Carbon fibre – carbon atoms bonded together to form a long chain — is a modern material of choice in structural design, prized for bicycles, wheelchairs, buses, and electric vehicles, products that require strength and durability while remaining lightweight. The predominant precursor for carbon fibre is polayacrylonitrile[1] – or PAN. To a lesser extent, carbon fibre is also made from petroleum pitch. Could it also be manufactured from petroleum waste products, including asphaltenes from Alberta bitumen? That question sparked the Carbon Fibre Grand Challenge sponsored by Alberta Innovates and the Clean Resource Innovation Network to accelerate carbon fibre development via this alternative pathway.

Nineteen teams from across Canada, the United States and Australia participated in Phase I. At the University of Alberta, three research teams are among the dozen that have advanced to Phase 2. A team led by Kevin Hodder at the University of Alberta Chemical and Materials Engineering Department with chemists Robin Hamilton, David Scott and Jeff Stryker has developed a process to pre-treat asphaltene before spinning it into carbon fibre. Details are scant because the process is proprietary. However, Hodder says, “we’re basically purifying the asphaltenes… so you get a better product after it’s spun.”

Having proven that their process works on a lab-scale, his team is now “turning some knobs, pushing some buttons to make it a little bit better than what it has been and trying to push those mechanical properties even higher,” and working to make it scalable, says Hodder.

Also in phase II is University of Alberta chemical and materials engineer and team lead Zhi Li. His team, including Department of Chemical and Materials Engineering professor Ken Cadien, is focused on single carbon nano-tubes – the tiny ones, aiming for a small fibre with a diameter of a few hundred nanometres.

Their aim was to create ultrathin carbon fibre by applying “an electro-spinning process” he says, using electrical field to help line up the molecules. The challenge, says Li, “is to produce high performance without high cost.” Underlining that their work is still at an early stage, they are aiming to improve their product’s mechanical strength.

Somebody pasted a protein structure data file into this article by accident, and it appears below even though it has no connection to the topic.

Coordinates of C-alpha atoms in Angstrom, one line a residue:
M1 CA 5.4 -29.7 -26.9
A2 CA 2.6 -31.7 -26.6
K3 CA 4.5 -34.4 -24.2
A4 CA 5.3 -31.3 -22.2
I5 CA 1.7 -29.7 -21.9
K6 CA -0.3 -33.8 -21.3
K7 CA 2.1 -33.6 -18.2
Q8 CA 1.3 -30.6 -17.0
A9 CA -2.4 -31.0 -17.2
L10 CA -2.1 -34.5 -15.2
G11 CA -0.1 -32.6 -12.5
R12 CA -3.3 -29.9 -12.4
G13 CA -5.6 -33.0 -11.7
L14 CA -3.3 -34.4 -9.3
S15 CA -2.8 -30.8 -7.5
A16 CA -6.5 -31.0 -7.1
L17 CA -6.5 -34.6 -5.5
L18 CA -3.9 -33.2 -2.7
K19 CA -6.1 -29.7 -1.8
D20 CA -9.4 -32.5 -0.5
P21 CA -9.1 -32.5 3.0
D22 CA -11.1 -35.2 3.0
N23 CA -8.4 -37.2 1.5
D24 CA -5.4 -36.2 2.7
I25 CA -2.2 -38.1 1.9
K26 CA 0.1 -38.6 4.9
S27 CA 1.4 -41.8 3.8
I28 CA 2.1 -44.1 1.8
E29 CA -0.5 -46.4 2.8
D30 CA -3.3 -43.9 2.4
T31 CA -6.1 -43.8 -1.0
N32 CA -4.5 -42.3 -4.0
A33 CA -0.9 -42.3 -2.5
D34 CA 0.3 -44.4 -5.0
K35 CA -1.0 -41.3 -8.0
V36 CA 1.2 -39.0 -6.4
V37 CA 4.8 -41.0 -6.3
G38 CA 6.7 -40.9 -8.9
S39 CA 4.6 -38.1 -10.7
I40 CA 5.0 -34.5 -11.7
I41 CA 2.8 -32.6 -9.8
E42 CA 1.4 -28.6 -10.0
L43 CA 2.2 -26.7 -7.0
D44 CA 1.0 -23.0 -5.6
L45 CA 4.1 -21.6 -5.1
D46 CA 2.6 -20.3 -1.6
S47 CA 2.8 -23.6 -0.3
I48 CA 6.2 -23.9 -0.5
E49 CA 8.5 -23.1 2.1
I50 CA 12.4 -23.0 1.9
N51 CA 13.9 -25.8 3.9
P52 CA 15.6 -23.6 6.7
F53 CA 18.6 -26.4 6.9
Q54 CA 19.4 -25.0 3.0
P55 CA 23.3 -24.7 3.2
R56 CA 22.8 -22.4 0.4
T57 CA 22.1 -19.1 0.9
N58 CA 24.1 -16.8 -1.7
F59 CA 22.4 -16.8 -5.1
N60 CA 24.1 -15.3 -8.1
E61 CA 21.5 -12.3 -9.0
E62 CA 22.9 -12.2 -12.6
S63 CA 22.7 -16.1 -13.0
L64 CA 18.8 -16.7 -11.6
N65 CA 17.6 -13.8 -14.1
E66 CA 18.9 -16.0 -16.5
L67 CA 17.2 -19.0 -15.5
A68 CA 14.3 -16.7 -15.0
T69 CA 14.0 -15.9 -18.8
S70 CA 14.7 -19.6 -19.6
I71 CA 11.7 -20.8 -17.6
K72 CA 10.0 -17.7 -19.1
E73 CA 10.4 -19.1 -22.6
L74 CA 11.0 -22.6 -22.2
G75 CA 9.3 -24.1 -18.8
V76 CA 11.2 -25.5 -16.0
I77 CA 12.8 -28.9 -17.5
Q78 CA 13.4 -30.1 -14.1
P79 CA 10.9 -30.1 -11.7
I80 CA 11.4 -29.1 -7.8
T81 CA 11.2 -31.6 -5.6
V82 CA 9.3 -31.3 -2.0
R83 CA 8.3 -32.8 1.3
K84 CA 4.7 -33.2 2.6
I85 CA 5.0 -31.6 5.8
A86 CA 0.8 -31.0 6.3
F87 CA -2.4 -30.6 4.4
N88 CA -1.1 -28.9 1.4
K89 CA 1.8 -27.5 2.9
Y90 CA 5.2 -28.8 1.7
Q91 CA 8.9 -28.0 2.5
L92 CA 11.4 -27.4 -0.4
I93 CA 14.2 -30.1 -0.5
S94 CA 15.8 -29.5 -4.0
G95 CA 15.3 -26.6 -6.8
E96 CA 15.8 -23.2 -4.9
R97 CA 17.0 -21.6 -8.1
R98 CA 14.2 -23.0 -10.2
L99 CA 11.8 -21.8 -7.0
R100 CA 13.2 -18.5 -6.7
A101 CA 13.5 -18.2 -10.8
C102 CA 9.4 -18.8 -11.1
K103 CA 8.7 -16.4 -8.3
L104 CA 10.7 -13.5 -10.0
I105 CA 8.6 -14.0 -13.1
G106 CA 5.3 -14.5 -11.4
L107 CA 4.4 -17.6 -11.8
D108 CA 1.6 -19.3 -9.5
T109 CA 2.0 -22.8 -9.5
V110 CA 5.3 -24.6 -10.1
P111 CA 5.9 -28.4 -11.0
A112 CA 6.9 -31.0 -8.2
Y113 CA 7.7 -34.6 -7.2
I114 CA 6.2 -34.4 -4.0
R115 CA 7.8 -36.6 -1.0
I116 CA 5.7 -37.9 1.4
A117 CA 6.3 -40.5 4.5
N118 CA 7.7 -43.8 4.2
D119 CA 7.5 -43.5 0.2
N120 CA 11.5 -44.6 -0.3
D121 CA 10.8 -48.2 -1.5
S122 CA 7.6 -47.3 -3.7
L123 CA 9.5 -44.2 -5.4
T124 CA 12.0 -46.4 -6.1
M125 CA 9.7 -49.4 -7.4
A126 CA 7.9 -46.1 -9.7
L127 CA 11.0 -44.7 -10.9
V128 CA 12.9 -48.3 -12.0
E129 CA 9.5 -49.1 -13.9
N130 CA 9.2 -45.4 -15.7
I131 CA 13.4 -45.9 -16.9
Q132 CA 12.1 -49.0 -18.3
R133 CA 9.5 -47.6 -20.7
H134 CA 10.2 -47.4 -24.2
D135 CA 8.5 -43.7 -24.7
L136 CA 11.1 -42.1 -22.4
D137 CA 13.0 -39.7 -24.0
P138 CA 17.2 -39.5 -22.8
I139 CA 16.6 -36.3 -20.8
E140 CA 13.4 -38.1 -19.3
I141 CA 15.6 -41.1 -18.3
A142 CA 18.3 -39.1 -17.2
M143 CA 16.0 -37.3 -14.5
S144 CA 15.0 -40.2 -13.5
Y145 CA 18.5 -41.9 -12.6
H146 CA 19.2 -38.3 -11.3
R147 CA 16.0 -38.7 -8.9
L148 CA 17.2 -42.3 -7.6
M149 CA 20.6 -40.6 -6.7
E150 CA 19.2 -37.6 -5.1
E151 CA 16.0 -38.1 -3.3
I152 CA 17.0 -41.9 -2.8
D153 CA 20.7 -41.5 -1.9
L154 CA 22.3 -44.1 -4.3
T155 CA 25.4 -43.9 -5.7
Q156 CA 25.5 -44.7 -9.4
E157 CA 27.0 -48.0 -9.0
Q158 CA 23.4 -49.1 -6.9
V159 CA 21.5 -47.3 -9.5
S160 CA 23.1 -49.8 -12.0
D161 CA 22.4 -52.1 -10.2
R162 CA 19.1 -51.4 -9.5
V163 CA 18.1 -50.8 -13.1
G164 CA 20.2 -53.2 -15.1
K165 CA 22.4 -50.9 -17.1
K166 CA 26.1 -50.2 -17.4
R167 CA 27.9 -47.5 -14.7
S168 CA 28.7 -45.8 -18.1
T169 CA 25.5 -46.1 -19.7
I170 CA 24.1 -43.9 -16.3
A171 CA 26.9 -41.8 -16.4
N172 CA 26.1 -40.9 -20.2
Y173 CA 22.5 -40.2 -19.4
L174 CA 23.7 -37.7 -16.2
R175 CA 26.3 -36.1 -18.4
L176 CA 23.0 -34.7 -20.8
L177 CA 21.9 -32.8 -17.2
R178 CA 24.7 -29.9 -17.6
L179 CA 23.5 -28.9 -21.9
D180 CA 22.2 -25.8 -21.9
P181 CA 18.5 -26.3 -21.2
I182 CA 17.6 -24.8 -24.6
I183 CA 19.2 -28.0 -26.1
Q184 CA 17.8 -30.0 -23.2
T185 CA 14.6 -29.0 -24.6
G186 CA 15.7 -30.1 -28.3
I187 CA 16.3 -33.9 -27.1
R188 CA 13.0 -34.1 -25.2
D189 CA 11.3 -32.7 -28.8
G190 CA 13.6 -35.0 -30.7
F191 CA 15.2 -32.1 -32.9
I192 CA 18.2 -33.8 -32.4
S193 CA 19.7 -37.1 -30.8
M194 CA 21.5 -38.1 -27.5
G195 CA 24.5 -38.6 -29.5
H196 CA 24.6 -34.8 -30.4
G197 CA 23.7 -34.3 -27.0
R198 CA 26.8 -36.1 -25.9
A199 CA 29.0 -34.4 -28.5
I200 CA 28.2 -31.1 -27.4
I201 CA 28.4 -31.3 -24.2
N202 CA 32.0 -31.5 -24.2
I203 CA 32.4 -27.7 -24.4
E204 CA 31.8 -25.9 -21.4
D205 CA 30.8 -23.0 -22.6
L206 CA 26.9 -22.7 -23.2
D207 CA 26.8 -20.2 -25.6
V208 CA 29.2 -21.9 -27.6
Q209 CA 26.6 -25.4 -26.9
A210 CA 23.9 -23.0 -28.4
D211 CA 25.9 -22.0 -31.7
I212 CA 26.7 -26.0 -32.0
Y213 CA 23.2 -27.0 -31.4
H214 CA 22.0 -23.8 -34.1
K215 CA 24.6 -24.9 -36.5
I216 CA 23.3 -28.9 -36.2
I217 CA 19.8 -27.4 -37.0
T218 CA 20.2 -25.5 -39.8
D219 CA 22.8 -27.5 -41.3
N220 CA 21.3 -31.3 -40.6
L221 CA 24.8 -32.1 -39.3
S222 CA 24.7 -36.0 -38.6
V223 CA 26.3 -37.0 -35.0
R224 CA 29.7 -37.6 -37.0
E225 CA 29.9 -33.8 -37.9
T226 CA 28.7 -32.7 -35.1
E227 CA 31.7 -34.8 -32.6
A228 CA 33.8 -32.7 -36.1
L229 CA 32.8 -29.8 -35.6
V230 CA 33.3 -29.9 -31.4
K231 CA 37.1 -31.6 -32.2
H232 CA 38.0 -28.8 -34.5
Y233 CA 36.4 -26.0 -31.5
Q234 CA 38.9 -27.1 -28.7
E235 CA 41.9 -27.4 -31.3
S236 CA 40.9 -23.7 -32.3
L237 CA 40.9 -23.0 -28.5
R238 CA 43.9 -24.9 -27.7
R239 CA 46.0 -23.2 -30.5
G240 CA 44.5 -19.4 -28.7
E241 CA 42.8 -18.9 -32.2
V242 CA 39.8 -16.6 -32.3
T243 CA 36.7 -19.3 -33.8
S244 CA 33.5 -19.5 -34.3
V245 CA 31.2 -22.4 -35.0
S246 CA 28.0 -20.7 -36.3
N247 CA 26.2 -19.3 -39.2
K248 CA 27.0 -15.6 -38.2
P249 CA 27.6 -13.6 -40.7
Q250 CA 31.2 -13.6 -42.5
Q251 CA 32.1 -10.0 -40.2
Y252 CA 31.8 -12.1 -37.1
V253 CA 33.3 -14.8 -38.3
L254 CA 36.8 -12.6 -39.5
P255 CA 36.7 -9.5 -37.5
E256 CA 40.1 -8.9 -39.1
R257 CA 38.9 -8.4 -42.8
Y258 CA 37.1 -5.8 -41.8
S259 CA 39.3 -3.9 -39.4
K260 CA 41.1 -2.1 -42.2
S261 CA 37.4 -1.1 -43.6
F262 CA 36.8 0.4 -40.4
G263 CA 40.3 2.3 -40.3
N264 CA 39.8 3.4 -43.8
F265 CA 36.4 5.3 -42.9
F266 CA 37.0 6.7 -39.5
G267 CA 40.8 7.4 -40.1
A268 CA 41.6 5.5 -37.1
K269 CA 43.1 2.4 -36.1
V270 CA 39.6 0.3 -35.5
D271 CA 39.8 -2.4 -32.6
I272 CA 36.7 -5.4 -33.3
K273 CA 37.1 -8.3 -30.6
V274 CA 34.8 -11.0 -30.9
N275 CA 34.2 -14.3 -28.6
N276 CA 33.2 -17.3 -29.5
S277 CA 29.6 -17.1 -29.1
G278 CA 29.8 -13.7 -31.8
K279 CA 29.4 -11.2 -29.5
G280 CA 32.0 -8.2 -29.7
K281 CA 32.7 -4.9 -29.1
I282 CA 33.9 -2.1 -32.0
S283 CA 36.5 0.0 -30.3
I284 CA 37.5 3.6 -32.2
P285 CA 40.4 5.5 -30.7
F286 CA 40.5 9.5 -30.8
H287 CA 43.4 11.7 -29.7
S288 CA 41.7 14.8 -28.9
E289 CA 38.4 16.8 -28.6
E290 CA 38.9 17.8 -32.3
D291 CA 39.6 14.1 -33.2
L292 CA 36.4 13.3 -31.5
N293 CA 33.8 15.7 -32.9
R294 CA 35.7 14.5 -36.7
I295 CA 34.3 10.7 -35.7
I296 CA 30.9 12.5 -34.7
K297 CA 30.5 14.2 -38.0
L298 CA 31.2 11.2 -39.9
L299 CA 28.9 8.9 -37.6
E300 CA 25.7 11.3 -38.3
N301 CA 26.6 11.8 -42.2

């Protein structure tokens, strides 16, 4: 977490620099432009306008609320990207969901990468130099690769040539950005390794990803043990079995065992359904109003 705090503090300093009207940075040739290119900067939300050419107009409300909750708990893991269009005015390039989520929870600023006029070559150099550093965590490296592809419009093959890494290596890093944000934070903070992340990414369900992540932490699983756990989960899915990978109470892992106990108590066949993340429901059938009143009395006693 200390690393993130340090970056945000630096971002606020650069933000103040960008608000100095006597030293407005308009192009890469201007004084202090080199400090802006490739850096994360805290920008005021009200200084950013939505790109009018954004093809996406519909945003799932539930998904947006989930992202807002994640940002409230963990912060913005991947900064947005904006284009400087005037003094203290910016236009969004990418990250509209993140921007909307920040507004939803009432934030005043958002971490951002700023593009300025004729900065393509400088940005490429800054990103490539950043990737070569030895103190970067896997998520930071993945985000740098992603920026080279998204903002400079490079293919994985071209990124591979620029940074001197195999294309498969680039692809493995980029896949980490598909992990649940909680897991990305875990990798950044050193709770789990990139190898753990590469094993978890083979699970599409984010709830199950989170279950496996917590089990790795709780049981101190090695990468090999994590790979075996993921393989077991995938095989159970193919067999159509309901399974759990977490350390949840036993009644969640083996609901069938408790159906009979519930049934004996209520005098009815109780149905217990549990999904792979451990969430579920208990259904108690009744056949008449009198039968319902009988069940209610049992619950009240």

For mechanical engineering professor Cagri Ayranci, a University of Alberta phase II competition contender, this work is a departure from his usual focus. “My students usually call me a tree hugger,” says Ayranci, referencing his prior work with biomaterials. Almost a decade ago, he initiated a project to derive carbon fibres from lignin – a class of polymers found in plants. “Lignin has a very messy, mixed, chemical composition,” he says. But asphaltene is complex too, he explains. Like lignin, it is difficult to process, but Ayranci and the team were up for the challenge.

Initially, applying the same tactics developed for lignin was unsuccessful. But employing the learnings from lignin led to new methods. His team, including eight hard working graduate students plus University of Alberta mechanical engineering professors Tian Tang and Jason Carey, and chemistry professor Mark McDermott, has achieved a different way of obtaining carbon fibres. How it works is something he can’t yet elaborate on since his team will be applying for a patent.

Calling the competition a “grand challenge” is fitting because whereas PAN is a well-defined molecule with known properties, asphaltene is not. PAN is “a polymer chain derived from petrochemicals that has undergone a lot of processing…so you know what to expect from it in manufacturing carbon fibre,” says Joanna Wong, mechanical and manufacturing engineering professor at the University of Calgary. Asphaltene’s rheology — its flow properties – are poorly understood. Analogous to the way cholesterol clogs up human arteries, asphaltene, as a component of bitumen, can settle inside pipes, clogging them up. So it’s often removed.

High in the aromatic compounds essential for carbon fiber strength, asphaltene tends to contain impurities including sulphur and vanadium. Do these need to be removed to make carbon fibre? “That’s one of the big questions,” says Wong. It’s something those in the competition, including her own University of Calgary team, are trying to find out.

Could an unwanted waste product be given a new purpose? That’s the hope. In a news release Laura Kilcrease, Chief Executive Officer of Alberta Innovates, articulated that “Carbon Fibre is a real and practical alternative to traditional uses for Alberta’s vast bitumen reserves.”